I would not even consider such a comparison if there had not been the profoundly negative impacts in terms of Catholics leaving the Church, vocations going unheard and unheeded, monasteries closing, church building being razed, loss of beauty and reverence in the Mass, and numerous other ramifications since the council, and especially since the promulgation of the new Mass. I do recognize this is more a correlative argument and not so much a causal one. But just as J.F.K. inherited the CIA plan and trusted his advisors, I have been wondering if a similar comparison can be made regarding Pope Paul VI. Did he inherit a plan, or perhaps a movement, that surged forward with a kind on inevitability? Was he “carried along?” Did Pope Paul VI go along as though he was unable to put the brakes on? Was he merely weak or perhaps unskilled at leadership?

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No longer needed. Traditional church furnishings.

One might think this was the case. Consider some of the things Pope Paul VI said at his General Audience, November 26, 1969, only a couple of days before the Novus Ordo Mass was promulgated.

He speaks of innovation: “We ask you to turn your minds once more to the liturgical innovation of the new rite of the Mass.” We know there has traditionally been great reticence in the Church towards innovation in such matters.

He indicated that the changes affect the Church’s traditions: “A new rite of the Mass: a change in a venerable tradition that has gone on for centuries. This is something that affects our hereditary religious patrimony, which seemed to enjoy the privilege of being untouchable and settled.” He almost seems worried at the change, and even feels the need to call out that the Mass is actually unchangeable.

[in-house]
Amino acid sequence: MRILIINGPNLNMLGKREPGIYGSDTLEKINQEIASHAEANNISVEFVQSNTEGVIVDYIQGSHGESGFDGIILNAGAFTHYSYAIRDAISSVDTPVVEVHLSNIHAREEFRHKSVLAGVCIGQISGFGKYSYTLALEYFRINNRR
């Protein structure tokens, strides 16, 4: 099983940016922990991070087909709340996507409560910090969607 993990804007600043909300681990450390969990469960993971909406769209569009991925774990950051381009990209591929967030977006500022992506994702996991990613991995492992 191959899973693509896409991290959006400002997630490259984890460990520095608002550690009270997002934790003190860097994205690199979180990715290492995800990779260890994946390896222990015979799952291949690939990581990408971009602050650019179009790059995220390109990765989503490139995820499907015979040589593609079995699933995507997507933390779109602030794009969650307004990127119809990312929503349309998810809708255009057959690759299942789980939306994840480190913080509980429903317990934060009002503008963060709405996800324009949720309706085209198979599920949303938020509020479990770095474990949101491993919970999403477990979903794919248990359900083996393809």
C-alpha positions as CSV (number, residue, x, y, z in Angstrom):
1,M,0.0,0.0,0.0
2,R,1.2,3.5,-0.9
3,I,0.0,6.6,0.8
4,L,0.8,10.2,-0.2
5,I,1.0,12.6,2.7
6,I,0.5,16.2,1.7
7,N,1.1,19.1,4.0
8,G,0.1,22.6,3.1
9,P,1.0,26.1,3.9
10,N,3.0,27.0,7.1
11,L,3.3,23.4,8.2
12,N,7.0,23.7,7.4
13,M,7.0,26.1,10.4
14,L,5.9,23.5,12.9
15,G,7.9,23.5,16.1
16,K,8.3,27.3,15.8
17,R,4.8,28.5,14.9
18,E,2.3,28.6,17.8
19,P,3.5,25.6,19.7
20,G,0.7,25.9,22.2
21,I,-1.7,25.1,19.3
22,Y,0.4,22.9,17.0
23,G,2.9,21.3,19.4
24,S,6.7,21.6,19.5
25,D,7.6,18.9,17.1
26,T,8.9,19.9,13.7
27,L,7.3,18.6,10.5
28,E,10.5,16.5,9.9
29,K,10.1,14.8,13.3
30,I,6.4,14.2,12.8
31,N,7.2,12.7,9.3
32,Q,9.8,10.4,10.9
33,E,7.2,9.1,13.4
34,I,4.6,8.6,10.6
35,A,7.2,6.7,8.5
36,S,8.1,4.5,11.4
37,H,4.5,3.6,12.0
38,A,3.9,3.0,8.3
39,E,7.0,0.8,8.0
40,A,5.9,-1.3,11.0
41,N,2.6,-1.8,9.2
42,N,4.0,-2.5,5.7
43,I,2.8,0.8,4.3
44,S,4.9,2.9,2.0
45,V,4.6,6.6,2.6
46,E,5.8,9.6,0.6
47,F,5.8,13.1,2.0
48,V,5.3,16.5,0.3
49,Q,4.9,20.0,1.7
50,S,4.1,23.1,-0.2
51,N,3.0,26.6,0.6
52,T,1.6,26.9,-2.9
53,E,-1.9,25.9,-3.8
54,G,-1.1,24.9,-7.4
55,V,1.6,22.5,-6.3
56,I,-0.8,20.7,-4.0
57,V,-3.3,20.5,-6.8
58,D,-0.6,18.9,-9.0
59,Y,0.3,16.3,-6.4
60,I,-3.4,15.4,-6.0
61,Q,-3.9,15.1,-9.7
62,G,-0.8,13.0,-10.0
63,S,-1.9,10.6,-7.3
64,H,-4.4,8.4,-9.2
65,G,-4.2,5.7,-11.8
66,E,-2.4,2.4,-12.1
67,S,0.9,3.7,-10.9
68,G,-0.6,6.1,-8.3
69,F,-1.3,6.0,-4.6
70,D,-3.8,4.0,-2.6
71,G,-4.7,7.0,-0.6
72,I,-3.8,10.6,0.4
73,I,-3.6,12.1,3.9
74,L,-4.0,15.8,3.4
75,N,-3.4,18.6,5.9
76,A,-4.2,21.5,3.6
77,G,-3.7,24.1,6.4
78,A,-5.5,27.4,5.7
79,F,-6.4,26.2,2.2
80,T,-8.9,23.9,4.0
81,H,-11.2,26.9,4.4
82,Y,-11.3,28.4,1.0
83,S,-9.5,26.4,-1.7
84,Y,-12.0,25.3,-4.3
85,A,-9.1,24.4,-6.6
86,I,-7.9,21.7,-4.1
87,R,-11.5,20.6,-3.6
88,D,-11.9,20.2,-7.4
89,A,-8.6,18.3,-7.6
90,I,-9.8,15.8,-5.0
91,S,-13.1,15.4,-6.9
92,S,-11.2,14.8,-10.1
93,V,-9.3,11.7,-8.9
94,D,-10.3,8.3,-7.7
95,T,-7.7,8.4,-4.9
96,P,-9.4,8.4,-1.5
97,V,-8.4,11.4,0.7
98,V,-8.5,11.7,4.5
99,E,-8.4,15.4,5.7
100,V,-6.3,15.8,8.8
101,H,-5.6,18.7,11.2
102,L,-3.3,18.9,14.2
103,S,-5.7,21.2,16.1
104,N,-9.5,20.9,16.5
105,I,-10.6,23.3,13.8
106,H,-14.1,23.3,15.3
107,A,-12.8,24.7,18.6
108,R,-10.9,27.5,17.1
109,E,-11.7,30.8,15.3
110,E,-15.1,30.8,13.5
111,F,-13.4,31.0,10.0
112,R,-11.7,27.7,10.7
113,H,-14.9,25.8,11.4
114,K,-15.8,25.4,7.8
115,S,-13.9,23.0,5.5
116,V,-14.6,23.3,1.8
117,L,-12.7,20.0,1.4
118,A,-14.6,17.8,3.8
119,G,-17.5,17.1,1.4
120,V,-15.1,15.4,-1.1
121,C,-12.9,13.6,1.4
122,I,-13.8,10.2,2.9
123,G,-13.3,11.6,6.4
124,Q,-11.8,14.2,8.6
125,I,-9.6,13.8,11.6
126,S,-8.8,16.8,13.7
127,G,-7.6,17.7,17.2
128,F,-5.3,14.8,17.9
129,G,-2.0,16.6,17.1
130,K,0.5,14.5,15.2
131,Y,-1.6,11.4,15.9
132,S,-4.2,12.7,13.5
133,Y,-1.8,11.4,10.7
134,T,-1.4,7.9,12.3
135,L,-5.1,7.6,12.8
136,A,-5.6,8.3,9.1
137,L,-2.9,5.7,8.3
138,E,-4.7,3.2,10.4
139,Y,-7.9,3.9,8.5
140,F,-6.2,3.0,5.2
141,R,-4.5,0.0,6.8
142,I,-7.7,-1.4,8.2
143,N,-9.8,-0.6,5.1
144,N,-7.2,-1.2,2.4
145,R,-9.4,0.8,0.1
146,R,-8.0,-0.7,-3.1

He points out tradition is valuable, and maybe now we will understand its value: “It is at such a moment as this that we get a better understanding of the value of historical tradition and the communion of the saints.” He seems to call out the need to retain what is valuable rather than move away from it.

He says some will be annoyed: “We shall become aware, perhaps with some feeling of annoyance, that the ceremonies at the altar are no longer being carried out with the same words and gestures to which we were accustomed—perhaps so much accustomed that we no longer took any notice of them.” Here it almost seems like he is offering a kind of apology. He also seems to say that now we will take notice of what we have accustomed to, which assumes that we then will not be losing those things, just appreciating them more, which assumes that they shouldn’t go away.

And he says many other things about the Novus Ordo being novel, inconvenient, and affecting in particular the pious and the faithful. He also says these changes will help wake us up in a sense, that it will “draw them out of their customary personal devotions or their usual torpor.” Which begs the question, once drawn out of one’s torpor do we go back with fresh eyes and eager hearts to our heritage? It also seems he is saying the purpose is to help us re-appreciate the traditional Latin Mass–as though we need to take a rough detour to help us love the smooth highway once again. Food for thought, especially if we take the long view.

One can almost get the sense that Pope Paul VI was trying to put a good face on something that he felt was not great at best, and maybe a big mistake at worst. Certainly there is a hint of trepidation. But…

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Catholic church in Germany being demolished because of too few parishioners to keep it open.

I have come to the conclusion that Pope Paul VI was the movement, that these words from his general audience are, in fact, representative of his genuine excitement for the coming changes. Perhaps he regretted how some of it played out, but I doubt he ever really wavered in his decisions.

I want to be careful with this comparison. I have no intention to draw too close a comparison. Still, it is widely known that Martin Luther, the rebellious monk who became a catalyst and firebrand for the Protestant Reformation, and one who sought great changes for the sake of getting back to something more pure, later regretted much of what was done in the name of his disputation. Though Luther did not regret his doctrinal positions, he regretted how politically explosive it all became, and how quickly fellow Christians embraced divisive and polarizing positions to the point of a continuing and pervasive disunity within the Body of Christ. Of course, without political backing his “project” would likely have died or been relegated to a kind of heterodox strand within the history of the Church as so many other breakaway Protestant groups were. This has been basically true for all the “strands” of the Reformation. Still, Luther was absolutely convinced of his path and what he felt was his clear calling. It also seems clear such is the case regarding Pope Paul VI.